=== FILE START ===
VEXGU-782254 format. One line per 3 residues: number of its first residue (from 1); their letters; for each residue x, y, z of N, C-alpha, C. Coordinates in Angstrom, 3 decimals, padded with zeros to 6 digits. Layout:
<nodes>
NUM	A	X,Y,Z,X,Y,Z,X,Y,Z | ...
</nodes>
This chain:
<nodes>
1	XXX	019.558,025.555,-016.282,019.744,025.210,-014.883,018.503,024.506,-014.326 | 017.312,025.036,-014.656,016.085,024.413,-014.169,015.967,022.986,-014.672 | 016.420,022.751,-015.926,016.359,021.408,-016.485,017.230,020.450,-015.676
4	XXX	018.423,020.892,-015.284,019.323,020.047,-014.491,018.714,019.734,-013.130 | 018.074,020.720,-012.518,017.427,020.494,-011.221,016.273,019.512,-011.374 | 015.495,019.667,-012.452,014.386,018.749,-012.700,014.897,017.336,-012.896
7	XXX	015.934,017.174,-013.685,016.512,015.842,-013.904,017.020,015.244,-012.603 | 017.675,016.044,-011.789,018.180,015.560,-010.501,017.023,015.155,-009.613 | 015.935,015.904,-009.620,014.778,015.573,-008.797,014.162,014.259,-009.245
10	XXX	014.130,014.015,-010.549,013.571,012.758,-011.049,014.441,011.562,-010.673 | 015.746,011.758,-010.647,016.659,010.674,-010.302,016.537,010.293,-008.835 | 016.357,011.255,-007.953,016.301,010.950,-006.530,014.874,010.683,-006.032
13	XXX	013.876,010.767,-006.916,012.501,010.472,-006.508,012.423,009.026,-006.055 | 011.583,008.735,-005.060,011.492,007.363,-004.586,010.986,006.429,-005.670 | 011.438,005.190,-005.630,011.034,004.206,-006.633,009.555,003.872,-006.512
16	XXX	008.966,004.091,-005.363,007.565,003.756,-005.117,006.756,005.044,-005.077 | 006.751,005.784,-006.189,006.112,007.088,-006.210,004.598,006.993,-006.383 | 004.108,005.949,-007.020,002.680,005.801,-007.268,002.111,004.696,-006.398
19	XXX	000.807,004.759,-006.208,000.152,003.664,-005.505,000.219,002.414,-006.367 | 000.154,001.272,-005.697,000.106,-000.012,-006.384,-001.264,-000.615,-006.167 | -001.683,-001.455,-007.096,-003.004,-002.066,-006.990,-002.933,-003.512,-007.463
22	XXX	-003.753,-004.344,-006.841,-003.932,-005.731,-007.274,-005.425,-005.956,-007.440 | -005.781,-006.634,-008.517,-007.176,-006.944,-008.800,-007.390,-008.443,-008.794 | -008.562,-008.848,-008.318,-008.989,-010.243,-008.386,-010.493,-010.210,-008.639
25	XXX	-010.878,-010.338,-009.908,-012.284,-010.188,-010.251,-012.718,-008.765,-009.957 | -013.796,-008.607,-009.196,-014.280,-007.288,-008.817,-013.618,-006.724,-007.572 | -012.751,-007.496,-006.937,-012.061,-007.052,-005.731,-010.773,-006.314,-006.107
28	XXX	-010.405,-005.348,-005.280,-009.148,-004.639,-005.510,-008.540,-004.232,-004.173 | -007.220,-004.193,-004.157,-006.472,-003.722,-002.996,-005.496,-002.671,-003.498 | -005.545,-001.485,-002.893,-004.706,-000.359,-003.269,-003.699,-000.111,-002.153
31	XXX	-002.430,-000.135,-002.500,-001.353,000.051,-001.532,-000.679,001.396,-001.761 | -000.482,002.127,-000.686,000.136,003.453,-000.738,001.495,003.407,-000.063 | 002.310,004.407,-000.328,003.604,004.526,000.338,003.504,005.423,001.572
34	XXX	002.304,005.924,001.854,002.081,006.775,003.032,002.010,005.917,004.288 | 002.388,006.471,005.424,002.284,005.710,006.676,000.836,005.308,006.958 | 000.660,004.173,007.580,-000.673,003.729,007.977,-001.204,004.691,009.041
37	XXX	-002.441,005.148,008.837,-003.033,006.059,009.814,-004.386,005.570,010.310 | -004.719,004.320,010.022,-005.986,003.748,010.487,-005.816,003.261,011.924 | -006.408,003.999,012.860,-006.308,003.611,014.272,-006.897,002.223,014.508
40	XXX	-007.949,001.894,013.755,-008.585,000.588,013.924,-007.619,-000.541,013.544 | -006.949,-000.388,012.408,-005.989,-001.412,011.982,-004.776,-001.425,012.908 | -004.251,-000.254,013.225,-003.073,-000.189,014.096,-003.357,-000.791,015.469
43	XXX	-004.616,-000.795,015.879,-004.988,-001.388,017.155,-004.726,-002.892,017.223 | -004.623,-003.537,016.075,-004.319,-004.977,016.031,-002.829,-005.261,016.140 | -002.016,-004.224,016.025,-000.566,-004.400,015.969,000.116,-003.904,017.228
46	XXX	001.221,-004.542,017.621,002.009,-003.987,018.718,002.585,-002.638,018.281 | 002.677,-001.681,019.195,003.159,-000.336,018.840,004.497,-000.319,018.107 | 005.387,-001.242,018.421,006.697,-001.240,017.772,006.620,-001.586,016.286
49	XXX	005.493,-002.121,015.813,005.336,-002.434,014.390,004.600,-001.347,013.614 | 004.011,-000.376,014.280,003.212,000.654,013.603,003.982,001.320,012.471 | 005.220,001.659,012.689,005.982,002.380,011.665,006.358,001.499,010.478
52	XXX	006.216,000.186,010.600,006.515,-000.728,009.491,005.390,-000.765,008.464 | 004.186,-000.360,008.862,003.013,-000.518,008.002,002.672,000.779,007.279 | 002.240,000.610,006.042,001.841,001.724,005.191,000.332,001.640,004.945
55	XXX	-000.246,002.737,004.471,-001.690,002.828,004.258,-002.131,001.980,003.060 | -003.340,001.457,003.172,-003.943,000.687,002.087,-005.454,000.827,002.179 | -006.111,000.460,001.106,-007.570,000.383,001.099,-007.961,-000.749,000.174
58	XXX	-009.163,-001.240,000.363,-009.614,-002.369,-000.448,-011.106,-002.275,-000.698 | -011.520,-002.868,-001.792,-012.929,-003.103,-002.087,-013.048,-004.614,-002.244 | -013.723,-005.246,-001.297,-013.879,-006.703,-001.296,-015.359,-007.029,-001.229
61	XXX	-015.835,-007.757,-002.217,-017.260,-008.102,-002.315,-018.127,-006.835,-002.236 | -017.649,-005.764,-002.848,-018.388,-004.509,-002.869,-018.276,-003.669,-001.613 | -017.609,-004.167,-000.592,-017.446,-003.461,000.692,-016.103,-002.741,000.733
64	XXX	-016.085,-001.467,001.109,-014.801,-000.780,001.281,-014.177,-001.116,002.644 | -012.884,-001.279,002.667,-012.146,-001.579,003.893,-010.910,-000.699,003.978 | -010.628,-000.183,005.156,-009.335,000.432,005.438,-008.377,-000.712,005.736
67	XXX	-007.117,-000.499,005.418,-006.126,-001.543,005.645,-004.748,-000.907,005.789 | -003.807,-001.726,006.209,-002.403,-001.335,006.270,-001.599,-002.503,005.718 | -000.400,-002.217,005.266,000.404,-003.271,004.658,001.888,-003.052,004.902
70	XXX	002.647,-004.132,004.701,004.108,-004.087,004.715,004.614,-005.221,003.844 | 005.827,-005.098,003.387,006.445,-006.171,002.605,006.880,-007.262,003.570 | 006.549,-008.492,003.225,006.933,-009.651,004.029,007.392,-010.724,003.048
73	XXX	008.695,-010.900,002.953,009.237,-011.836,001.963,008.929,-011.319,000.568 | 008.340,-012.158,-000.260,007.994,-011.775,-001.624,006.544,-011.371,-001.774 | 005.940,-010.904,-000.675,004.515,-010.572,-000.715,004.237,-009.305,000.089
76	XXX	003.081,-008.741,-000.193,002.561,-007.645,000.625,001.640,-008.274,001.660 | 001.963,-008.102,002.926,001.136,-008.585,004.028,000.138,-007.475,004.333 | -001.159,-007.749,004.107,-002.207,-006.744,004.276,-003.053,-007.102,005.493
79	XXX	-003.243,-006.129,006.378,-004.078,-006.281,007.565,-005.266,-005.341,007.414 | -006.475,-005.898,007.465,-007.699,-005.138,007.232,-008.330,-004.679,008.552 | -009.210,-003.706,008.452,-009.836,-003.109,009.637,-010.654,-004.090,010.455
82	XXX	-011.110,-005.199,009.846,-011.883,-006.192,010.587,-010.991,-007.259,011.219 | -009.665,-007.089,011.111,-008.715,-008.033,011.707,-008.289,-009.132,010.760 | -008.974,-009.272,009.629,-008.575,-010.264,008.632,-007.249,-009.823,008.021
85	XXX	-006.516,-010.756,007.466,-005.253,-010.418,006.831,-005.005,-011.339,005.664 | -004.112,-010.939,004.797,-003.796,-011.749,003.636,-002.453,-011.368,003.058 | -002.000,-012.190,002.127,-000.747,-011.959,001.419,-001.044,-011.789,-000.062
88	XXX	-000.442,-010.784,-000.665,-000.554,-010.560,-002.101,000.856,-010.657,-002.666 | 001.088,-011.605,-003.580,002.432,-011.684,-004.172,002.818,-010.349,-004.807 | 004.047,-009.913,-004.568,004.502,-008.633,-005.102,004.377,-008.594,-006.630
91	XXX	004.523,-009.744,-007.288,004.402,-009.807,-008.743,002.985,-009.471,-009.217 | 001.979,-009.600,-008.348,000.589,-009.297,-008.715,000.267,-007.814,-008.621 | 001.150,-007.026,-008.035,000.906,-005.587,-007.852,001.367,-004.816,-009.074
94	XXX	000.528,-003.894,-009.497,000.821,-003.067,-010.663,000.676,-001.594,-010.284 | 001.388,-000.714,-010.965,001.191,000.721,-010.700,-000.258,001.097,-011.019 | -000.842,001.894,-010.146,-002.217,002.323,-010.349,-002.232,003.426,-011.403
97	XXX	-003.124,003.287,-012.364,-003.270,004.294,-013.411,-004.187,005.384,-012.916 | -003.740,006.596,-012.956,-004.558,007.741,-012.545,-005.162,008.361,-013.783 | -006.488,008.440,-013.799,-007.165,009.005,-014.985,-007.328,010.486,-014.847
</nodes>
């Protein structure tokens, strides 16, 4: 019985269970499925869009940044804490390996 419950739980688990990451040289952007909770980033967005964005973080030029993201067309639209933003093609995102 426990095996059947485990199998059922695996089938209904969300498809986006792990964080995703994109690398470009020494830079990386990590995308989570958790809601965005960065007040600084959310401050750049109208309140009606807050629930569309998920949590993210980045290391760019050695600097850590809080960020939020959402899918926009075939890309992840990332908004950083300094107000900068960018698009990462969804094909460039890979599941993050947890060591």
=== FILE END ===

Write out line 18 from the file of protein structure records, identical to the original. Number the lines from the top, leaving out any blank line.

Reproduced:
34	XXX	002.304,005.924,001.854,002.081,006.775,003.032,002.010,005.917,004.288 | 002.388,006.471,005.424,002.284,005.710,006.676,000.836,005.308,006.958 | 000.660,004.173,007.580,-000.673,003.729,007.977,-001.204,004.691,009.041